This is only a smattering of the healthwashed products that are out there. I hope that by breaking down the claims, you will feel savvier and empowered to read labels when you are shopping at the grocery store.
Organic White Cheddar Doritos
Ingredients: Organic Yellow Corn, Organic Expeller-Pressed Sunflower Oil, Organic Cheddar Cheese (Milk, Cheese Cultures, Salt, Enzymes), Organic Maltodextrin (Made from Corn), Sea Salt, Organic Sweet Cream Buttermilk, Organic Tomato Powder, Flavors, Organic Onion Powder, Organic Romano Cheese (Cow’s Milk, Cheese Cultures, Salt, Enzymes), Organic Butter (Cream, Salt), Organic Skim Milk, Organic Spices, Citric Acid, Organic Garlic Powder, Organic Cream, and Lactic Acid.
The 'Health' Claims: Organic, No Artificial Flavours, Colours or Preservatives
Why This is Healthwashing: There are multiple different kinds of cheese in this product and even though they might be organic, dairy isn't a health food and is linked to a wide variety of inflammatory health conditions. This product also contains sunflower oil, a cooking oil that is not ideal, as well as the very ambiguous 'flavours' that you can read more about here. And, let's face it – these are still Doritos. Organic or not, chips are still chips.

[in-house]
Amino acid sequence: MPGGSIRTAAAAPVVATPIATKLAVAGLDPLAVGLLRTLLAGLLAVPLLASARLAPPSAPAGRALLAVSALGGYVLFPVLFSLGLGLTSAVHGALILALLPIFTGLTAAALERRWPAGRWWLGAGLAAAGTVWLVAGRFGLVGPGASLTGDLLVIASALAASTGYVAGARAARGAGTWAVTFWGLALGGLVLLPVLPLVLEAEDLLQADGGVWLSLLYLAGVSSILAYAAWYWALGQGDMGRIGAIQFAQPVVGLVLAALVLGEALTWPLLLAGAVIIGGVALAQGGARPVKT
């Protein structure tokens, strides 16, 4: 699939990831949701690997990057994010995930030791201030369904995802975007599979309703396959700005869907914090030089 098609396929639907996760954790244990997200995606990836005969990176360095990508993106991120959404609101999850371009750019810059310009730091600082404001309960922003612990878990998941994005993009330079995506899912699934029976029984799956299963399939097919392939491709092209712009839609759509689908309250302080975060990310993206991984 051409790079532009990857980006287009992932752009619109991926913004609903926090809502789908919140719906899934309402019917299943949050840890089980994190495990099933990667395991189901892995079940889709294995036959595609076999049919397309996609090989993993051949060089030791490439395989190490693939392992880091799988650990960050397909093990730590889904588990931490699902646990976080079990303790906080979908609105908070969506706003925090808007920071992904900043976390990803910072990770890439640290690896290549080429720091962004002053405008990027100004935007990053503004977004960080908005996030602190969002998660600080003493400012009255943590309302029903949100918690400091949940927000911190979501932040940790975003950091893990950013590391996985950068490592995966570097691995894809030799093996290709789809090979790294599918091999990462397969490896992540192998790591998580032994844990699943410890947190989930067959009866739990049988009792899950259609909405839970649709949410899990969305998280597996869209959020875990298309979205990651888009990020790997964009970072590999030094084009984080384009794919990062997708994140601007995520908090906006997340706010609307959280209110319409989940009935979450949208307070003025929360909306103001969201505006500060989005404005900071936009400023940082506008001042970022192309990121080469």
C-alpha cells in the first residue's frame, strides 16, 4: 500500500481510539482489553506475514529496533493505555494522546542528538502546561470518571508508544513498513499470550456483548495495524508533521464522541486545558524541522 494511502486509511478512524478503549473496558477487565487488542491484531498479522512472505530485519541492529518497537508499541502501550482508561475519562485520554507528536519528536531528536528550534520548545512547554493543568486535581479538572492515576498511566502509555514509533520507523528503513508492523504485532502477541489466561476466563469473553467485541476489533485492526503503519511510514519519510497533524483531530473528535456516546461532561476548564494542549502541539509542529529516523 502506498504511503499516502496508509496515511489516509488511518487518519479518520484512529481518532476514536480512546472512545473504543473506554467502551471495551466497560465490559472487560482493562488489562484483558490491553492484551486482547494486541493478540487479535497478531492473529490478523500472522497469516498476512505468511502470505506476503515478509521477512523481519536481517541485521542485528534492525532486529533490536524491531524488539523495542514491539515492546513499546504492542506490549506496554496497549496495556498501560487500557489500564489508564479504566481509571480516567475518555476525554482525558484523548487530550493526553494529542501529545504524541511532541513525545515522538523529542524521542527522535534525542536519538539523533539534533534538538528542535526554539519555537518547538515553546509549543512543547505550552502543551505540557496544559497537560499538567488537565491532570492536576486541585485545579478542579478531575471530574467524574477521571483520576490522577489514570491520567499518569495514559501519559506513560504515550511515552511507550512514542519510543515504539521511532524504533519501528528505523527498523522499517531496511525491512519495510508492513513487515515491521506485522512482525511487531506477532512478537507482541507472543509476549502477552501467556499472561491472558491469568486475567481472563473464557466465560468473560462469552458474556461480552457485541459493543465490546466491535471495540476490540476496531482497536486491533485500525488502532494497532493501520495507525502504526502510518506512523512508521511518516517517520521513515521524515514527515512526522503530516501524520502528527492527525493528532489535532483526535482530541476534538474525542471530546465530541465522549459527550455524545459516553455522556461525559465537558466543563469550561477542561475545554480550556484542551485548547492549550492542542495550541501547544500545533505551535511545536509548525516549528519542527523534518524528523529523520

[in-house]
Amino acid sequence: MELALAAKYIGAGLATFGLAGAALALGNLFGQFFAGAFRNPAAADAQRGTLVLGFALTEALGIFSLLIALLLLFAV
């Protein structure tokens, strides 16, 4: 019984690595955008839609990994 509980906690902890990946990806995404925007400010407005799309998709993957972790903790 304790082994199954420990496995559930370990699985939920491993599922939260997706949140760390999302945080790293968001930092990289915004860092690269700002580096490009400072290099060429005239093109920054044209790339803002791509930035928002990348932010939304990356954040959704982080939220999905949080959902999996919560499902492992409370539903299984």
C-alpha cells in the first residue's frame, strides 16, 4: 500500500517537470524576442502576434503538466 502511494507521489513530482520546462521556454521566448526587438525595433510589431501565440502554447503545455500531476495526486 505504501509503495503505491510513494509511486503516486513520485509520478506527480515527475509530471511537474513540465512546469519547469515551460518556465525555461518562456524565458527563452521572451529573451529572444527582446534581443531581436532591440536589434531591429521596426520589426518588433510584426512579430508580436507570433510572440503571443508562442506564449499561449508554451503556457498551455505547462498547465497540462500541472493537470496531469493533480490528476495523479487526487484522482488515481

What to Try Instead: Slice gluten-free corn tortillas into wedges, toss with olive oil, nutritional yeast, and salt, and bake until crispy. You can also add herbs or spices.
Annie's One-Pot Pasta Pizza Mac with Hidden Veggies
Ingredients: Organic Pasta (Organic Wheat Flour), Parmesan Cheese (Cultured Pasteurized Part Skim Milk, Salt, Non-Animal Enzymes), Tomato Powder, Organic Corn Starch, Cauliflower Powder, Nonfat Milk, Salt, Organic Cane Sugar, Garlic Powder, Organic Ground Fennel Seed, Silicon Dioxide (For Anticaking), Onion Powder, Organic Ground Basil, Organic Ground Oregano, Citric Acid, Paprika Extract (For Color), Organic Annatto Extract (For Color), Sodium Phosphate, Natural Flavor, Lactic Acid.
The 'Health' Claims: Organic, One-Pot Meal, Kid-Friendly, No Artificial Flavours or Synthetic Colours, 1/3 Cup of Hidden Veggies per serving